This might sound depressing, but the important thing is that we do not stop there.
Stoicism has influenced and finds modern expression in the hugely effective "cognitive behavioral therapy."
The Stoic also rehearses how they will react to these things as they come up. For instance, another Stoic (and Roman Emperor) Marcus Aurelius asks us to imagine all the mean, rude, selfish, and boorish people we'll come across today. Then, in our heads, we script how we'll respond when we meet them. We can shrug off their meanness, smile at their rudeness, and refuse to be "implicated in what is degrading." Thus prepared, we take control again of our reactions and behavior.
The Stoics cast themselves into the darkest and most desperate of conditions but then realize that they can and will endure. With premeditation, the Stoic is prepared and has the mental vigor necessary to take the blow on the chin and say, "Yep, l can deal with this."
Catastrophizing as a method of mental inoculation
Seneca wrote: "In times of peace, the soldier carries out maneuvers." This is also true of premeditation, which acts as the war room or training ground. The agonizing cut of the unexpected is blunted by preparedness. We can prepare the mind for whatever trials may come, in just the same way we can prepare the body for some endurance activity. The world can throw nothing as bad as that which our minds have already imagined.
Stoicism teaches us to embrace our worrying mind but to embrace it as a kind of inoculation. With a frown over breakfast, try to spend five minutes of your day deliberately catastrophizing. Get your anti-anxiety battle plan ready and then face the world.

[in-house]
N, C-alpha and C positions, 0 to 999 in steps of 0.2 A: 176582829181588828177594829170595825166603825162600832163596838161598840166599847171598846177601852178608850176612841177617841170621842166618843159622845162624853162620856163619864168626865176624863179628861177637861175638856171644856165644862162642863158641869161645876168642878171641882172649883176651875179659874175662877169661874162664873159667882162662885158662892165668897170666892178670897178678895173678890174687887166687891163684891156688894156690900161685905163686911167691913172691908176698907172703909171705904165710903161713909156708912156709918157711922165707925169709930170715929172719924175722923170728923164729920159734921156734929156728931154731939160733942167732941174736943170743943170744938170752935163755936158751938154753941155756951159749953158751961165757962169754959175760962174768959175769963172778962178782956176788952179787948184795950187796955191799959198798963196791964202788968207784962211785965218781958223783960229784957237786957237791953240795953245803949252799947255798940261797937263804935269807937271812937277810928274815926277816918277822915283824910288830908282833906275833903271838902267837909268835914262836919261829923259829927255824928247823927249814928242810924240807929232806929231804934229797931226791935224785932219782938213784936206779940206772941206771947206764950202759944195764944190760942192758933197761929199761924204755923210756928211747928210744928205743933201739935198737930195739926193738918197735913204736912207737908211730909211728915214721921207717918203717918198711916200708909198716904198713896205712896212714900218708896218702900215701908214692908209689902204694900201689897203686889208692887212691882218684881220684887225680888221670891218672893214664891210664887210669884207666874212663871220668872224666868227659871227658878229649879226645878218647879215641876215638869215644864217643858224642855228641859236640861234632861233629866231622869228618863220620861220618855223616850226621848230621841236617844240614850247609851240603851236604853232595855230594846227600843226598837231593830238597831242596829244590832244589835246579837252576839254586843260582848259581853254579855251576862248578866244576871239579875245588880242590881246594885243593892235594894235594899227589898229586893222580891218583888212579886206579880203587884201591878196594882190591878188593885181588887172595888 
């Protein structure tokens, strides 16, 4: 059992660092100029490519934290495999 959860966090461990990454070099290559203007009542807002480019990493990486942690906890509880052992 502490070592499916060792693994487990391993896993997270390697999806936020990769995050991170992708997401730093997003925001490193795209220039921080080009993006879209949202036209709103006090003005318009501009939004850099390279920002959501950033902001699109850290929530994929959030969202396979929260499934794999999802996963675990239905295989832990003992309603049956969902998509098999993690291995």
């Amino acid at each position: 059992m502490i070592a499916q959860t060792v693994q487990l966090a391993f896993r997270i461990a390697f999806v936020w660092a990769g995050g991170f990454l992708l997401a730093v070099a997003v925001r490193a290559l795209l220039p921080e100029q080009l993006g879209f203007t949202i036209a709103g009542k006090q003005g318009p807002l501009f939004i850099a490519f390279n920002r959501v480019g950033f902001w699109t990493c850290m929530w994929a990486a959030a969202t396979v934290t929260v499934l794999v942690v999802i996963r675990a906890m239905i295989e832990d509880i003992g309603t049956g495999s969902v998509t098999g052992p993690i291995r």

A study on charity finds that reminding people how nice it feels to give yields better results than appealing to altruism.
- A study finds asking for donations by appealing to the donor's self-interest may result in more money than appealing to their better nature.
- Those who received an appeal to self-interest were both more likely to give and gave more than those in the control group.
- The effect was most pronounced for those who hadn't given before.
Even the best charities with the longest records of doing great fundraising work have to spend some time making sure that the next donation checks will keep coming in. One way to do this is by showing potential donors all the good things the charity did over the previous year. But there may be a better way.
A new study by researchers in the United States and Australia suggests that appealing to the benefits people will receive themselves after a donation nudges them to donate more money than appealing to the greater good.
How to get people to give away free money
The postcards that were sent to different study subjects. The one on the left highlighted benefits to the self, while the one on the right highlighted benefits to others.List et al. / Nature Human Behaviour